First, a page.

City imposes needless rule on child care

We were distressed by the travails of an island pre-school operator (reported in last Saturday’s edition) who is now looking at her third location in a little over a year.

Day care, after all, is a vital necessity in a world where more than half of parents work – it’s particularly critical to single mothers. So it seems incumbent on the city to make matters as easy as possible for day-care providers.

The problem outlined in Saturday’s story appears to be a provision of the city code that draws a distinction between “family” and “child” care centers. “Family day care” is caring for 12 or fewer children without educational offerings. “Child day-care centers” are those facilities with more than 12 kids, as well as any facility that includes an educational component like a school.

The two types of facilities receive sharply different treatment. “Family” centers must be in the provider’s home, and are permitted uses in island residential areas. “Child” facilities are permitted uses only in commercial areas, and in general may not be in the owner’s home.

What seems to have caused problems for some island operators has been efforts to either care for more than 12 kids or to include educational offerings in the provider’s own home, which take the facility out of the “family” and into the “child” category, and requires the operator to get a conditional-use permit, a time-consuming process that can cost tens of thousands of dollars.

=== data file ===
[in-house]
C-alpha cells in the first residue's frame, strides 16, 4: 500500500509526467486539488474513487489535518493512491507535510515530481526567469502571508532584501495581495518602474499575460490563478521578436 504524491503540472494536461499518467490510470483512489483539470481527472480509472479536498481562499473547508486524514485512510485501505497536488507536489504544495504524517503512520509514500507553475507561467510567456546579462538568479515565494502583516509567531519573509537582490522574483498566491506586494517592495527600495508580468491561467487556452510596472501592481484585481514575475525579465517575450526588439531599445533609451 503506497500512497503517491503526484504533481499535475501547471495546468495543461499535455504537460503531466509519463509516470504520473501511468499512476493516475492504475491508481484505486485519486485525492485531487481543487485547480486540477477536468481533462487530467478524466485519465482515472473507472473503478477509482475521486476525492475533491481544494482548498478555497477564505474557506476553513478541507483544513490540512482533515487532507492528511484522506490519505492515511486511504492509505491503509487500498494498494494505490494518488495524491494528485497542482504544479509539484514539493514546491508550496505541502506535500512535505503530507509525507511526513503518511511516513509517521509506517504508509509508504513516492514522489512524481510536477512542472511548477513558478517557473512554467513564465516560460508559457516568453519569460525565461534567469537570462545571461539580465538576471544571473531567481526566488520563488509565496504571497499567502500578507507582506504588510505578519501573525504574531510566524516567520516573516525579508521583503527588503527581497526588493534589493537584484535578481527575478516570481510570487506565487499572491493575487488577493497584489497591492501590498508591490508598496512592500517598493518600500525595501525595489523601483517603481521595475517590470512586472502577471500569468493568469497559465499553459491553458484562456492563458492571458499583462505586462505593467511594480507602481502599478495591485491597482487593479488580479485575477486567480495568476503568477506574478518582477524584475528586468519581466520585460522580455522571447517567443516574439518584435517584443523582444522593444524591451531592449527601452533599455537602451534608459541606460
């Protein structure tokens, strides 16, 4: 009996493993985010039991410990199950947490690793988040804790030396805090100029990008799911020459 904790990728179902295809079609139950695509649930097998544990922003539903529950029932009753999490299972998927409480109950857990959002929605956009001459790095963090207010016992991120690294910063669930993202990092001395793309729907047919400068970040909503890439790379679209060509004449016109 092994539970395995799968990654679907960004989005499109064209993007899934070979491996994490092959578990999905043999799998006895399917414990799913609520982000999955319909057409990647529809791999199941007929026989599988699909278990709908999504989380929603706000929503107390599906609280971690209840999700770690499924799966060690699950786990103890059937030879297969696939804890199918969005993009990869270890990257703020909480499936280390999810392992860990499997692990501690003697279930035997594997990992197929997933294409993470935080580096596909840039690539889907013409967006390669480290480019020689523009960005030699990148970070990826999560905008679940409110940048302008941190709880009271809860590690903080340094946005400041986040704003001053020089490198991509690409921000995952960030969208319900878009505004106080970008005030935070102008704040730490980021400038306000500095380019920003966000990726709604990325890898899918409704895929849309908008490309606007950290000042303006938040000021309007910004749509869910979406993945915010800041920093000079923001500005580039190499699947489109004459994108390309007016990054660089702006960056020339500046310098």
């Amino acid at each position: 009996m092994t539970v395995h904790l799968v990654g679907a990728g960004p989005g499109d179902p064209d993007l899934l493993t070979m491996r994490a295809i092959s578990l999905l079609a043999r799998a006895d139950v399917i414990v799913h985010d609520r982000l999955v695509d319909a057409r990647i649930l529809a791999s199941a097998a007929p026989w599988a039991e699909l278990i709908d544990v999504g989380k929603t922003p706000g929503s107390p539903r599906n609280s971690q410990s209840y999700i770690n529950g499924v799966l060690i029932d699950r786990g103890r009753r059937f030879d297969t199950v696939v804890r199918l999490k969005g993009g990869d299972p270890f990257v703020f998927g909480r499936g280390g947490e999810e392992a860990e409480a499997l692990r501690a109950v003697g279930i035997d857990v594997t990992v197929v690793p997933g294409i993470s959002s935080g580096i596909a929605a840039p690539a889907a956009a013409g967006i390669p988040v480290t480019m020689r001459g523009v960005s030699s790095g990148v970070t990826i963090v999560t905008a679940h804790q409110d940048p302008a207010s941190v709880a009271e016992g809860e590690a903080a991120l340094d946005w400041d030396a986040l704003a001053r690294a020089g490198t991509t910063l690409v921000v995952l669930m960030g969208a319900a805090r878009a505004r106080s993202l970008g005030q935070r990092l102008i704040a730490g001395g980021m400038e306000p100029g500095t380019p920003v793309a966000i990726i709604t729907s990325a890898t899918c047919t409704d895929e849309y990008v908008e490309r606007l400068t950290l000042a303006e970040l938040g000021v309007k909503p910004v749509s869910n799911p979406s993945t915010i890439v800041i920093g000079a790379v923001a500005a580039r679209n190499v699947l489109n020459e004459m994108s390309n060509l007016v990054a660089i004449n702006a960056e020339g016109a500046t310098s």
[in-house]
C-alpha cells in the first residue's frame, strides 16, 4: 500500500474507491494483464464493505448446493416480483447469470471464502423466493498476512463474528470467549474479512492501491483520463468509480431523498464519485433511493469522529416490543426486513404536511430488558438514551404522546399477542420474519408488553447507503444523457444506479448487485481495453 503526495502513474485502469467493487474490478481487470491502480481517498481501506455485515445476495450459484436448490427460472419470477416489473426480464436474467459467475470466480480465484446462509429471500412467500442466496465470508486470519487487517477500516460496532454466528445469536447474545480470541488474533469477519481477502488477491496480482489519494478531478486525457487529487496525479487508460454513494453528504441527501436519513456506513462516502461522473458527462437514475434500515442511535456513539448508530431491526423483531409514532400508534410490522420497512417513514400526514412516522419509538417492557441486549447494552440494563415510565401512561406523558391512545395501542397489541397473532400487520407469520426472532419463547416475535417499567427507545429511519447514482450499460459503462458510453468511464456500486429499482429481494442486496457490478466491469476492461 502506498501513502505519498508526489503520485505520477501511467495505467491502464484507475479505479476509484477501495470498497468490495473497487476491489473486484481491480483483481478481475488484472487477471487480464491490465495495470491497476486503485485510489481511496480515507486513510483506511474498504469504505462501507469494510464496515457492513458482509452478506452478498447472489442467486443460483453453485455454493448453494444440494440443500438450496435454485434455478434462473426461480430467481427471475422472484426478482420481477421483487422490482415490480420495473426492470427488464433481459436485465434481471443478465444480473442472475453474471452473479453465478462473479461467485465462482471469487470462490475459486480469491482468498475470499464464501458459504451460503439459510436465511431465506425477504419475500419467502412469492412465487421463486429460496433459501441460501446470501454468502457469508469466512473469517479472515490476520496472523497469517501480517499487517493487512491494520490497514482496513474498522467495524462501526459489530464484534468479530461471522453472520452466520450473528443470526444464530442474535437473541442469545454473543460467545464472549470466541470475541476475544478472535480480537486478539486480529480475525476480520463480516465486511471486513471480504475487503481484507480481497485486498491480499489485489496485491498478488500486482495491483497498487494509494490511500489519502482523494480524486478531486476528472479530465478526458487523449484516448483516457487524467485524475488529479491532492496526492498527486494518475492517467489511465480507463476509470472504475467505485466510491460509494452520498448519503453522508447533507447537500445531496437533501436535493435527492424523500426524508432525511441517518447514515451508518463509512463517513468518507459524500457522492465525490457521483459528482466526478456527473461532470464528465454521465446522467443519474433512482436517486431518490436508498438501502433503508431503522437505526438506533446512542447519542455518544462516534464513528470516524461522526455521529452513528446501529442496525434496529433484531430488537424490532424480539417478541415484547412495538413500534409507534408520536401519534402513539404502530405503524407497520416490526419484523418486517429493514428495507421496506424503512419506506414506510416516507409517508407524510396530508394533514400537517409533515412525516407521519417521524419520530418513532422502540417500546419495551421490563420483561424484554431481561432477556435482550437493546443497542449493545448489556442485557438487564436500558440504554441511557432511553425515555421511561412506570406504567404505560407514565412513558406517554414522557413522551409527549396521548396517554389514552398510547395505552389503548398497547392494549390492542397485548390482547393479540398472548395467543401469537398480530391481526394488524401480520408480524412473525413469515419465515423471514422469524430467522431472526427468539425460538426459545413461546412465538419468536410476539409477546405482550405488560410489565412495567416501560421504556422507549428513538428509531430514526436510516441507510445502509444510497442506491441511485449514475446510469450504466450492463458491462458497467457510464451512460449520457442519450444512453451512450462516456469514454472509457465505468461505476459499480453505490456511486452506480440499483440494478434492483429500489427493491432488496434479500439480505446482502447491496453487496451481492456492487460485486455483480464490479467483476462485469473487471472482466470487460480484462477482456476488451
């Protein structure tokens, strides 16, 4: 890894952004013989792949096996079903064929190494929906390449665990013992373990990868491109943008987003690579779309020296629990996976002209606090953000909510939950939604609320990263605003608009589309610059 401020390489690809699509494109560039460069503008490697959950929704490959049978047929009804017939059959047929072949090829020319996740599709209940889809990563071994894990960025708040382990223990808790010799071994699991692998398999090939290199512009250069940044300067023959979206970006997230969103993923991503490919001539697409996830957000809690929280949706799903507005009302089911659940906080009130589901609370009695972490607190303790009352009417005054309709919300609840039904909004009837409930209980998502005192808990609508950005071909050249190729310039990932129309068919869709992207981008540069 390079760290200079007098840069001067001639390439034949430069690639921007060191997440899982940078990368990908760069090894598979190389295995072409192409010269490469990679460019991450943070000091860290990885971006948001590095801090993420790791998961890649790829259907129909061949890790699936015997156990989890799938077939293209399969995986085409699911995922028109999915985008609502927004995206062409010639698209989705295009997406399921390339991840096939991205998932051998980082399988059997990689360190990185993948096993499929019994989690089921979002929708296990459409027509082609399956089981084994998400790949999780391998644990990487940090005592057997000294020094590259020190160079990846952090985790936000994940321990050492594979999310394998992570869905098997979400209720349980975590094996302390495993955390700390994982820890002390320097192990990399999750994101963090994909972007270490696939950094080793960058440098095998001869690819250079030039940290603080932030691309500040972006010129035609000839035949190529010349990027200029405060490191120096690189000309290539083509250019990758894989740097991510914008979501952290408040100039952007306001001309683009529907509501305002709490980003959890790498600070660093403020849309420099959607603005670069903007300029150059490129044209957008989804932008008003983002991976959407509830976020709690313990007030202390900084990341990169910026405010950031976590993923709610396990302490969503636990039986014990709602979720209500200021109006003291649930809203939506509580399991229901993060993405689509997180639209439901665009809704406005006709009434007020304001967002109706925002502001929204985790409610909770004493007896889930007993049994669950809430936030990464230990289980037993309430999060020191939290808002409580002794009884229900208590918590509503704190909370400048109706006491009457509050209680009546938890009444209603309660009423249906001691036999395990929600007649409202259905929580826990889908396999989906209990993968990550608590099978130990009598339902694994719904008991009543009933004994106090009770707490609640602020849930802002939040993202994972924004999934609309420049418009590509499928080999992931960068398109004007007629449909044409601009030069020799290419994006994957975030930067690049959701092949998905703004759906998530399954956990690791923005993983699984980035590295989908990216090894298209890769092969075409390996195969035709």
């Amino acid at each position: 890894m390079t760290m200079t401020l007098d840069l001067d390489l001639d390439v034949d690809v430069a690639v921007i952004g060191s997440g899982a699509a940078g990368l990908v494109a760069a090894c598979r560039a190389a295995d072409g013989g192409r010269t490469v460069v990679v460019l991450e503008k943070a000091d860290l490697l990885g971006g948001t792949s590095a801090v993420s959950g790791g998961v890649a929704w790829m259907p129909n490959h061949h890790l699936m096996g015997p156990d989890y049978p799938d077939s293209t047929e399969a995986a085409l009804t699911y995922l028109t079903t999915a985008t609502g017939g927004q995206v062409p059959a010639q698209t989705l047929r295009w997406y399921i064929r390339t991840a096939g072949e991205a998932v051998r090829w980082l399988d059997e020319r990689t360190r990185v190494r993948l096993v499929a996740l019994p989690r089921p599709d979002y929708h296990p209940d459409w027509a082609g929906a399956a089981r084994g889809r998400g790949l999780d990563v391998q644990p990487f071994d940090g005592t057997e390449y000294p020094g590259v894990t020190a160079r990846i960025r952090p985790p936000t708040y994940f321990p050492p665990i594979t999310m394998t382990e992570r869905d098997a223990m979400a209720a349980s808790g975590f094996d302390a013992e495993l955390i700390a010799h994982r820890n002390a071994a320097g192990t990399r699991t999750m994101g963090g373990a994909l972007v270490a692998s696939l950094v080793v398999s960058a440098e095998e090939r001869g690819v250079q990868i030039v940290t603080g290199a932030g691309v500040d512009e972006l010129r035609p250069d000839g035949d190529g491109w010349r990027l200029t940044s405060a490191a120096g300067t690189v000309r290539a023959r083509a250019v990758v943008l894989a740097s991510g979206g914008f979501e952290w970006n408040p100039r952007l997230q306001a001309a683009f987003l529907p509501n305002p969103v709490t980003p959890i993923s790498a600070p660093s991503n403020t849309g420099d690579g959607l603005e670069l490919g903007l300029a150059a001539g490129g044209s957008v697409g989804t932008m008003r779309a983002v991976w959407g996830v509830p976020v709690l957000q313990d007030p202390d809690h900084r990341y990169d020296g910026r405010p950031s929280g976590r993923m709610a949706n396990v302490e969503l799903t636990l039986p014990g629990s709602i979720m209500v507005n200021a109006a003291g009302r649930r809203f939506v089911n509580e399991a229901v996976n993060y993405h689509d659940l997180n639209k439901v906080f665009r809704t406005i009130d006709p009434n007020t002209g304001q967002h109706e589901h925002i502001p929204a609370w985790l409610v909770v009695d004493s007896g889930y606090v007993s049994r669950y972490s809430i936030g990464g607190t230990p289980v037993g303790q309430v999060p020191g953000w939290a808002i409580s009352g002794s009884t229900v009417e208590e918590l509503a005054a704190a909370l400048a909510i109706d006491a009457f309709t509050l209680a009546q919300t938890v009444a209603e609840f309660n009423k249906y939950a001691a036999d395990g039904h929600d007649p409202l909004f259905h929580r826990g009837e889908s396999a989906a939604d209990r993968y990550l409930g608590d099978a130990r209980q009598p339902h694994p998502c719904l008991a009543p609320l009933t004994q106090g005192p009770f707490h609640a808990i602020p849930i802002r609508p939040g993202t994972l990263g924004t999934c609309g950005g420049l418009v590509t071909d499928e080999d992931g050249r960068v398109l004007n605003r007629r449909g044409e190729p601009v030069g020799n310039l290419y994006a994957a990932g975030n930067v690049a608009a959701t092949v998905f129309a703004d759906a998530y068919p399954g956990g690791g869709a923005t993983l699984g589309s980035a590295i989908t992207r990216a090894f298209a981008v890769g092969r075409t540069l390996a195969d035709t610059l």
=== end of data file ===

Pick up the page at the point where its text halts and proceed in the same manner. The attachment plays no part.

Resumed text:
We don’t doubt that at some point, facilities that house children reach a scale where they become incompatible with a residential neighborhood. But the line drawn by the city code makes little sense. Why should educational offerings – which certainly seem like a fine recommendation for such centers – tip an operation into the “child” category, and banish the facility from residential areas? How does teaching kids their ABCs rather than parking them in front of a television impact the neighbors?

Nor does the numerical cutoff of 12 students make much sense. Fire codes, off-street parking requirements and state licensing requirements apply to “family” as well as to “child” centers, rules that will themselves limit enrollments.

What makes sense to us is to categorize child-care facilities by their domiciles. Call those housed in single-family homes – owned or rented – “residential,” and allow them in residential neighborhoods, subject to the same rules that now apply to “family” facilities. Those rules include requirements for state licensing, fire and health inspections, limited signage and hours of operation – all adequate to protect both the kids and the neighborhood.

Day care is hard enough on providers, kids and parents. There’s no reason for the city to make it harder.

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